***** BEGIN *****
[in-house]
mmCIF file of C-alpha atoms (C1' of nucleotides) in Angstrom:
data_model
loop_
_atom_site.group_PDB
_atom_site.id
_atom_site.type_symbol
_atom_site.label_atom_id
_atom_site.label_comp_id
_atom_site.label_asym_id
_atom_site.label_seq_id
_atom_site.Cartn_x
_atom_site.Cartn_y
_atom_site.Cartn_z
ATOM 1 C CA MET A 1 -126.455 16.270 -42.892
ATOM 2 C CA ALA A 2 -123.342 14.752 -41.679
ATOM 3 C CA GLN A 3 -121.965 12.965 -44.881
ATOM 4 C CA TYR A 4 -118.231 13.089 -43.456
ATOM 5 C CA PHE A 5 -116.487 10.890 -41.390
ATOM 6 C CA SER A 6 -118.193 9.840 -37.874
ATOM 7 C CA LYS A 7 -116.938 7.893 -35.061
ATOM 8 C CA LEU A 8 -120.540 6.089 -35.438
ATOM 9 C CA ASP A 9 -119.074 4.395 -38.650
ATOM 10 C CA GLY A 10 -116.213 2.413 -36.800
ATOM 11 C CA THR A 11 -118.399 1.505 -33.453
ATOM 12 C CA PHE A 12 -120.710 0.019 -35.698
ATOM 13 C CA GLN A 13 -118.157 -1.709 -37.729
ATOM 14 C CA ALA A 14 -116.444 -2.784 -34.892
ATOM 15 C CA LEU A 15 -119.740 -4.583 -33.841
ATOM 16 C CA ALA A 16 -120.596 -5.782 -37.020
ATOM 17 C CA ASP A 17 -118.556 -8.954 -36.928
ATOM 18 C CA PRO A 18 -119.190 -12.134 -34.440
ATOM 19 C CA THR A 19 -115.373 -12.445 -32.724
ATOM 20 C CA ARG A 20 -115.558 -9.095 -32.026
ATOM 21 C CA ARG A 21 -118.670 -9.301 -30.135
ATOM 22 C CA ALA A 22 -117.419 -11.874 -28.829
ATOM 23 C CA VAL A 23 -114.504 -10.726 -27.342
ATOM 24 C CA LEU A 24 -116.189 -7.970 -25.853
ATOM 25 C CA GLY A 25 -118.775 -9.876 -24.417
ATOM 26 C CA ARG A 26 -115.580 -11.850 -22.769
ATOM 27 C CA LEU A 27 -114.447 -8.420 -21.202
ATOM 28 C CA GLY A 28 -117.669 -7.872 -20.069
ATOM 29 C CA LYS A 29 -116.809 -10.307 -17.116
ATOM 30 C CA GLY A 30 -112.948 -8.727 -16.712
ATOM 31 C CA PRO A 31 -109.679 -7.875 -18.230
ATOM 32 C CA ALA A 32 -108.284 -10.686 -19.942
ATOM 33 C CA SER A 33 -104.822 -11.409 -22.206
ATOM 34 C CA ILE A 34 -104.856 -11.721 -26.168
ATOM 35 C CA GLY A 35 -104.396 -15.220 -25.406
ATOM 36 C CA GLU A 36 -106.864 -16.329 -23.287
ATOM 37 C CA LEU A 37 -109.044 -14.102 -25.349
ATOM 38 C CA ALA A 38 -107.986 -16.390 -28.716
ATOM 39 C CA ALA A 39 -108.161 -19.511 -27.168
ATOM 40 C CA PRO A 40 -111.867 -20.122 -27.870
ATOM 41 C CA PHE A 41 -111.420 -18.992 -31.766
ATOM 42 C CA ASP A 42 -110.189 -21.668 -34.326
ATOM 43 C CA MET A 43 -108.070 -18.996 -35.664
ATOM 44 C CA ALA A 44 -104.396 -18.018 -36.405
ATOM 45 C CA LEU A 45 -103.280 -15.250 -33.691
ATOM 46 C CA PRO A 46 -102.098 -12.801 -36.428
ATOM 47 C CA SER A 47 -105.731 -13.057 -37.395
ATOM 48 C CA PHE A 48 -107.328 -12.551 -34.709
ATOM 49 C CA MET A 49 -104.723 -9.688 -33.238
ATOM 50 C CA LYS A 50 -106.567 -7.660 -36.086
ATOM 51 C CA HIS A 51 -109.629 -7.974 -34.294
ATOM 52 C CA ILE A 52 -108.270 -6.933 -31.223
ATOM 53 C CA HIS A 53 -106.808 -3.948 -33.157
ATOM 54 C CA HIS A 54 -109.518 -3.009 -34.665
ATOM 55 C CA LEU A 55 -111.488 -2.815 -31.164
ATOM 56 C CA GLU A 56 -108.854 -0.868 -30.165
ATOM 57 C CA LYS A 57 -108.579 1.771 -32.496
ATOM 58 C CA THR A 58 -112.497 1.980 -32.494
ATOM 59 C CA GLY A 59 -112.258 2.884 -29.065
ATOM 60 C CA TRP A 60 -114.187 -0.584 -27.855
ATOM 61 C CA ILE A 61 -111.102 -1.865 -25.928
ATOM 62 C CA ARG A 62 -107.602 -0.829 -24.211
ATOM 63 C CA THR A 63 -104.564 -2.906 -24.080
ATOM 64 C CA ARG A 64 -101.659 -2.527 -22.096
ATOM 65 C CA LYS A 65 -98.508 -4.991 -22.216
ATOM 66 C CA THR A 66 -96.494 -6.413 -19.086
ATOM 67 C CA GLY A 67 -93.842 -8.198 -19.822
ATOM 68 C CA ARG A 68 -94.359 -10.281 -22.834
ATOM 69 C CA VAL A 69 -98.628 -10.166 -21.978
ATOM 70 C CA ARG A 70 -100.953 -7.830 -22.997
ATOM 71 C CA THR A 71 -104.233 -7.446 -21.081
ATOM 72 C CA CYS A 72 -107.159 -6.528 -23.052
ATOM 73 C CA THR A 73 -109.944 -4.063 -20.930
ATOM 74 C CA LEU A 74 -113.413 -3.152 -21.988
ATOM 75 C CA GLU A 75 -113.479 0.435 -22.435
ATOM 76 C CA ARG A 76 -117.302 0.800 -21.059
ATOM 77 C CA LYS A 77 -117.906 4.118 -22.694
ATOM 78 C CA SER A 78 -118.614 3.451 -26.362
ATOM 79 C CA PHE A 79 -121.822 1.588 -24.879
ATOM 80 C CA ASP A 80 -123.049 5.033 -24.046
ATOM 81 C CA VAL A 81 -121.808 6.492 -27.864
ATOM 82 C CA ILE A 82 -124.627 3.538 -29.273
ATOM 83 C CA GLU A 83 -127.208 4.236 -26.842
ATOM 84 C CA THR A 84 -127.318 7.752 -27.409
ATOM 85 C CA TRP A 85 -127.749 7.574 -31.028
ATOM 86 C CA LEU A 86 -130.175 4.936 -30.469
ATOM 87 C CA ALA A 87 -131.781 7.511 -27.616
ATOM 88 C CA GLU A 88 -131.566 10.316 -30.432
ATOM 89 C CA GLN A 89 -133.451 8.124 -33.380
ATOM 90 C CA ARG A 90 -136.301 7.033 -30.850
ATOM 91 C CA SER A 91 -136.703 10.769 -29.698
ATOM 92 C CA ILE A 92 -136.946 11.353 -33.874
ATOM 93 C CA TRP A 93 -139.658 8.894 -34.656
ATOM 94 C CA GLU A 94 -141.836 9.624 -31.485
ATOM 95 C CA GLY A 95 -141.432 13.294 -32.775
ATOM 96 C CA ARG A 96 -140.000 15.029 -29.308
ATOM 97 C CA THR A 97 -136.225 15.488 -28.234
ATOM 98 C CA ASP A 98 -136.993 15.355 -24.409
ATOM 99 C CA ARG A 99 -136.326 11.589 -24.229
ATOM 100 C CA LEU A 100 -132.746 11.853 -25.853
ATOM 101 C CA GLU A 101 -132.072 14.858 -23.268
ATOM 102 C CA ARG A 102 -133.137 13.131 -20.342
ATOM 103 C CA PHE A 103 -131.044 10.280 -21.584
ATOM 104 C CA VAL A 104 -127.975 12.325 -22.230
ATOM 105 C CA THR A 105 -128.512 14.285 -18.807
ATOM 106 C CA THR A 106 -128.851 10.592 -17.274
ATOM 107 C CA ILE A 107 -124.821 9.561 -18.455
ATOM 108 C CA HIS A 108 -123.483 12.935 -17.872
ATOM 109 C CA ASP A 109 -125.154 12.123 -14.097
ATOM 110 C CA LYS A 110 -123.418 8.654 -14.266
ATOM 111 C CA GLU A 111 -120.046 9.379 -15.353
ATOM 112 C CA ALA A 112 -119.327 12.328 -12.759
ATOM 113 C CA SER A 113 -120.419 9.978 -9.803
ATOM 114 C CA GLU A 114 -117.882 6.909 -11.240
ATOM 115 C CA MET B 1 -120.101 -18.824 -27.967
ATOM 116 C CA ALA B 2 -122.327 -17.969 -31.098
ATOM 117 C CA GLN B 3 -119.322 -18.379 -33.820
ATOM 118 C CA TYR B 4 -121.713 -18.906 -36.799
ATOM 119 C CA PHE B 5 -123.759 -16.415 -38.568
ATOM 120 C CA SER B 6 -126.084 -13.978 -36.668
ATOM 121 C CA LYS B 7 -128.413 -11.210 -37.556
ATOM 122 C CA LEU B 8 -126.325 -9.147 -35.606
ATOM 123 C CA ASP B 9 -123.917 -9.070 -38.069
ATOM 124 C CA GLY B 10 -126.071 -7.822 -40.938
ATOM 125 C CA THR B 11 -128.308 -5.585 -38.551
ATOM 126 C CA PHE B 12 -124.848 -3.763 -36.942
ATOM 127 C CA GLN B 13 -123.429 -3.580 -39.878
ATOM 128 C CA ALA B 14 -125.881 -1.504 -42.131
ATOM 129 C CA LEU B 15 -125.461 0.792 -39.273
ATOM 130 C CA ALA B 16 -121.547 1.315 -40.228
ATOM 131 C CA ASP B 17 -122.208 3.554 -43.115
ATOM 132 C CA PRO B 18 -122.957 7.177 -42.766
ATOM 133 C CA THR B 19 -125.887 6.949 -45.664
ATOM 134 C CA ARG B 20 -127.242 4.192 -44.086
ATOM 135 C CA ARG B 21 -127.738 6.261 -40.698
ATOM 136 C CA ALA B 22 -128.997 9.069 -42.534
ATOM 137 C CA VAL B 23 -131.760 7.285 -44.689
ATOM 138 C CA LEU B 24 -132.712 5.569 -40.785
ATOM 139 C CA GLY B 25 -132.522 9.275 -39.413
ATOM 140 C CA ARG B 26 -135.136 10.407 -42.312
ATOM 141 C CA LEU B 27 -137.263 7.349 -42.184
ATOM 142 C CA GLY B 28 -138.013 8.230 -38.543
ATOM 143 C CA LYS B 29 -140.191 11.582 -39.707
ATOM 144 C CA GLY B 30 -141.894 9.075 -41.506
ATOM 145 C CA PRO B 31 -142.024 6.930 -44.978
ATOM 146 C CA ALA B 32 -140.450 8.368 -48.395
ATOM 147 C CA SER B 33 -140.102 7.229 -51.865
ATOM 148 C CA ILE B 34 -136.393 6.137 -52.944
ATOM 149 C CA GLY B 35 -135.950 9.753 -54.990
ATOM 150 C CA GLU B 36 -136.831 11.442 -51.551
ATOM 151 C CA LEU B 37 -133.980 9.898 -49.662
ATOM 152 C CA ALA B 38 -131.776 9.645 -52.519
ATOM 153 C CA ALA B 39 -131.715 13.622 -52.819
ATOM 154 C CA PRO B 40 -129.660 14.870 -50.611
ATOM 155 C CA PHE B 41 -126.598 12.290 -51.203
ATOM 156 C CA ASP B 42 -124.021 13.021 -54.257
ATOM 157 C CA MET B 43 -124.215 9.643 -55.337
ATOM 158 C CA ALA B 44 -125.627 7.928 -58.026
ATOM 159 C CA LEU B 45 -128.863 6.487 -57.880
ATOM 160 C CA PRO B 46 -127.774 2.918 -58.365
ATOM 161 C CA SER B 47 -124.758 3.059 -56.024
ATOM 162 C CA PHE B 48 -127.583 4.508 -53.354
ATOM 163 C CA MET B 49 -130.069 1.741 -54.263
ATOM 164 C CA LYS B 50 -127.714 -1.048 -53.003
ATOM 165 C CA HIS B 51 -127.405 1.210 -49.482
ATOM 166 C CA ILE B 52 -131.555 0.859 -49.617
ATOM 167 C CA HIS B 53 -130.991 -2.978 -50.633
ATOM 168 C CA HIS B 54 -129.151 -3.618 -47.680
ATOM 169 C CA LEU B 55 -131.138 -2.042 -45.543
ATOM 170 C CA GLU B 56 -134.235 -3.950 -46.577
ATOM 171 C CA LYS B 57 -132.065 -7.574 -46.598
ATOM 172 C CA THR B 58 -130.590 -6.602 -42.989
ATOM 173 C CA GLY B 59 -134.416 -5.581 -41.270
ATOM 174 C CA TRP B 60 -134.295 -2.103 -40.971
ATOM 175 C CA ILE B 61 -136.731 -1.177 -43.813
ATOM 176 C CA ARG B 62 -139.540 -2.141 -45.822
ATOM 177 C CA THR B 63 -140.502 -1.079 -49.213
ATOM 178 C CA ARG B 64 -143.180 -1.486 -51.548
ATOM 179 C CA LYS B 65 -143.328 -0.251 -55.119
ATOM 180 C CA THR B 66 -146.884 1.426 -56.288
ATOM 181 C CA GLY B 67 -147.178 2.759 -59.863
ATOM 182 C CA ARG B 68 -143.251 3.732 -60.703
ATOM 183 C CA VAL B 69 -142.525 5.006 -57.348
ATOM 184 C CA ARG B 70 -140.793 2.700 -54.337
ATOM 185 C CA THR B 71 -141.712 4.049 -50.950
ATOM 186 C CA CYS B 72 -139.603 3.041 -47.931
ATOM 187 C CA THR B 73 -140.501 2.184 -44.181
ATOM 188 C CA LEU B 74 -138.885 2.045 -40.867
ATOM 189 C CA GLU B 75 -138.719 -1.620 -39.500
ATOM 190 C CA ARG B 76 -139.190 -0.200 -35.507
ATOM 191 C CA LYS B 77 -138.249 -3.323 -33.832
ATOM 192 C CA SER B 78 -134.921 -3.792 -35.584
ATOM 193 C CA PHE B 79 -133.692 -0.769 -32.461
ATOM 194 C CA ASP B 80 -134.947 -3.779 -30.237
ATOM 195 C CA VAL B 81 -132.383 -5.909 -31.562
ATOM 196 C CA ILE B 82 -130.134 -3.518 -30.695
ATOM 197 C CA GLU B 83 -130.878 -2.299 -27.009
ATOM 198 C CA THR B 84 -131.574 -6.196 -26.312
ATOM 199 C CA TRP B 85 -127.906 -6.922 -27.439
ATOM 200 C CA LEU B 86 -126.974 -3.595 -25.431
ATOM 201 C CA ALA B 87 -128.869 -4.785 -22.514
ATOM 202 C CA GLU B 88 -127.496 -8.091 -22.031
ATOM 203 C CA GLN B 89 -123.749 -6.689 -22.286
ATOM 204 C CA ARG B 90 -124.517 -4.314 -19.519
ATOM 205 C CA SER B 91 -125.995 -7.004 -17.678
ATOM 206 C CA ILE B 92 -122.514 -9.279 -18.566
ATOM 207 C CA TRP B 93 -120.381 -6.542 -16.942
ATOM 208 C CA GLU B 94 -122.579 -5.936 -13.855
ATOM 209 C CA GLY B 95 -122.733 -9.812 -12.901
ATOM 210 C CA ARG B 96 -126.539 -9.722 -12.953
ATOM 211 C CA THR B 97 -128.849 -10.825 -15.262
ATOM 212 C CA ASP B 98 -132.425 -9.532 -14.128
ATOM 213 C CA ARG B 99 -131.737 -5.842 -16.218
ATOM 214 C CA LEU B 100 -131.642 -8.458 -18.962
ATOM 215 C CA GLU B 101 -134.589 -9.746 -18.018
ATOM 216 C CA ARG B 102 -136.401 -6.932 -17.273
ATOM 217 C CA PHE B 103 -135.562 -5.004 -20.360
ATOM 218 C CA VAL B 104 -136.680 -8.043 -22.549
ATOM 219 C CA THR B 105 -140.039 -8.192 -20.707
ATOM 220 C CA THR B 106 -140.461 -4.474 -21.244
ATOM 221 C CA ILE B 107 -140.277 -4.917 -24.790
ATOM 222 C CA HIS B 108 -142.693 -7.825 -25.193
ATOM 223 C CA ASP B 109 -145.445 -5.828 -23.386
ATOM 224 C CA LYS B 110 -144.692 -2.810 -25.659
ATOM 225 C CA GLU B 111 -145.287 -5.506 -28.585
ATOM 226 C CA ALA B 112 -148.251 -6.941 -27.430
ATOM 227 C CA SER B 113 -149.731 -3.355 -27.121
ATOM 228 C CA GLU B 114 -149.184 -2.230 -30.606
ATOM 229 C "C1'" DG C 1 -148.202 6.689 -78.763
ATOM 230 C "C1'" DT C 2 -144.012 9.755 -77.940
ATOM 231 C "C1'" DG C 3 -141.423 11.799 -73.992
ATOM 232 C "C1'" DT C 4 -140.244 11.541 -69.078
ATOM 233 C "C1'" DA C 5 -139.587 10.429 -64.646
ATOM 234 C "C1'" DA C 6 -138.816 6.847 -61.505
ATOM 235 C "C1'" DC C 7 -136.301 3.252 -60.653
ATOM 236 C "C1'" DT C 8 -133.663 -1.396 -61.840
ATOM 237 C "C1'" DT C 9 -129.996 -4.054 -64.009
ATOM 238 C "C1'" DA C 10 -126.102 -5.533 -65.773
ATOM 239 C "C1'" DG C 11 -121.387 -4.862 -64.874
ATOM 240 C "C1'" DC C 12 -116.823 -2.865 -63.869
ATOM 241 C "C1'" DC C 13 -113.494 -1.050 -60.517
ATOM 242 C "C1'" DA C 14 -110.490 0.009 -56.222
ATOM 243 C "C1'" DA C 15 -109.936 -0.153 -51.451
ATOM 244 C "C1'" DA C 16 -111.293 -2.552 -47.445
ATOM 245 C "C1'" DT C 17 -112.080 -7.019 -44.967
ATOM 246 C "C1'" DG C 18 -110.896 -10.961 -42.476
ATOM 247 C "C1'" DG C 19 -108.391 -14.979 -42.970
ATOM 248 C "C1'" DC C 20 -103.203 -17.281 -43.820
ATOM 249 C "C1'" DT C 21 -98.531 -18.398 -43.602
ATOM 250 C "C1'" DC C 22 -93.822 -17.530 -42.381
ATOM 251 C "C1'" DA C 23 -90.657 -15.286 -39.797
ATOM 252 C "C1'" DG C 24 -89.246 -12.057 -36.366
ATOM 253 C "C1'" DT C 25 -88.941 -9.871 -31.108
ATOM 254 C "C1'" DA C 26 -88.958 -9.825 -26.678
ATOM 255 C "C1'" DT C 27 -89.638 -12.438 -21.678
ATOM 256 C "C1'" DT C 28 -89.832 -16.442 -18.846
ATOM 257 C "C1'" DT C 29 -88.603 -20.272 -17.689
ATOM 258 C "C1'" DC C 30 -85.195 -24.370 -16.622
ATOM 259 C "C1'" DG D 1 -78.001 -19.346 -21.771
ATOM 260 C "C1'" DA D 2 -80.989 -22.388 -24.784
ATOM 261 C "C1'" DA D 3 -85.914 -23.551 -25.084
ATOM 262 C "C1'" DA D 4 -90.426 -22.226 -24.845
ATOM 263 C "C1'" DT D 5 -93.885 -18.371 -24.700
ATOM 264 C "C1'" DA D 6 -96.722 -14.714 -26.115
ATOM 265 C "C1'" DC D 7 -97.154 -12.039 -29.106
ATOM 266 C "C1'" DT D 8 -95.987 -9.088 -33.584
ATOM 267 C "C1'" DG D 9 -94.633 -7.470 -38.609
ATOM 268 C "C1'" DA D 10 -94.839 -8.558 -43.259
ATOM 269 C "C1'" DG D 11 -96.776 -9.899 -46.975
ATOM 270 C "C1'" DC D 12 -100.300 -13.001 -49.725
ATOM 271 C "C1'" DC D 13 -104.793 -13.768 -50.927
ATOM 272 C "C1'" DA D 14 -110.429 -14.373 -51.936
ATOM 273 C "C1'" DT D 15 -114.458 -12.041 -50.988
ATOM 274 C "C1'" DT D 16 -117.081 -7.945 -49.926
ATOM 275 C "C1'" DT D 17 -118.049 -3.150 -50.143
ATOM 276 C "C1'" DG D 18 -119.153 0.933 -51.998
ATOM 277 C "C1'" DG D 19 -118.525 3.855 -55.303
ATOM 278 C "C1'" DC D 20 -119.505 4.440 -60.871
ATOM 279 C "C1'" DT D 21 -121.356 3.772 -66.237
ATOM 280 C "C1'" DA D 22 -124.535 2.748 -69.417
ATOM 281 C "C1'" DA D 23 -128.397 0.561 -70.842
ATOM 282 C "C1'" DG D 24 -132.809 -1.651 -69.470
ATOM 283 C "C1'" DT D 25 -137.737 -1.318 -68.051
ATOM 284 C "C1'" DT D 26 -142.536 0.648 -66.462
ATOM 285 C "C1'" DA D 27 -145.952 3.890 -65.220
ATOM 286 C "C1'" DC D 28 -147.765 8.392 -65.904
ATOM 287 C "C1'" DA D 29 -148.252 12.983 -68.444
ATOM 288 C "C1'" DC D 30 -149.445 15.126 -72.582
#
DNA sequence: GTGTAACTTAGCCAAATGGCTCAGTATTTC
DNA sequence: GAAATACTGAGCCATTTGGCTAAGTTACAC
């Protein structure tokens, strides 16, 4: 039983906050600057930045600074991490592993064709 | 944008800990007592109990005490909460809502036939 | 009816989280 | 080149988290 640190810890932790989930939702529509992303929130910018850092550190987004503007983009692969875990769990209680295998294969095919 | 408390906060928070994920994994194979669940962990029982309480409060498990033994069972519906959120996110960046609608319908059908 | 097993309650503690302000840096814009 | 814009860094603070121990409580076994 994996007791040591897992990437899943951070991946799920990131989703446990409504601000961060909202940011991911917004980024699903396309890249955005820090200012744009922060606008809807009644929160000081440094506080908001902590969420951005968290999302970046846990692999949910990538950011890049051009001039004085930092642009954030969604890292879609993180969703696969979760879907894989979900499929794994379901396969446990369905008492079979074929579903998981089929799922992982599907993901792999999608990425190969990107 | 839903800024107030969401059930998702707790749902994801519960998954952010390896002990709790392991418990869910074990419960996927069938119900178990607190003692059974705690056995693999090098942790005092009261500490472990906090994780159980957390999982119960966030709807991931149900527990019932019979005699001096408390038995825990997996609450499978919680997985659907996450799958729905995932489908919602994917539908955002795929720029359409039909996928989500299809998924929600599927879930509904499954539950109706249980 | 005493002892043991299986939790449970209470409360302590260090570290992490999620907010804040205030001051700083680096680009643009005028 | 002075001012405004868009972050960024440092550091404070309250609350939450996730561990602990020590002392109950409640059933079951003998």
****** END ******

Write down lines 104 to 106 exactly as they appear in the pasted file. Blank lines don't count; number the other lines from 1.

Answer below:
ATOM 90 C CA ARG A 90 -136.301 7.033 -30.850
ATOM 91 C CA SER A 91 -136.703 10.769 -29.698
ATOM 92 C CA ILE A 92 -136.946 11.353 -33.874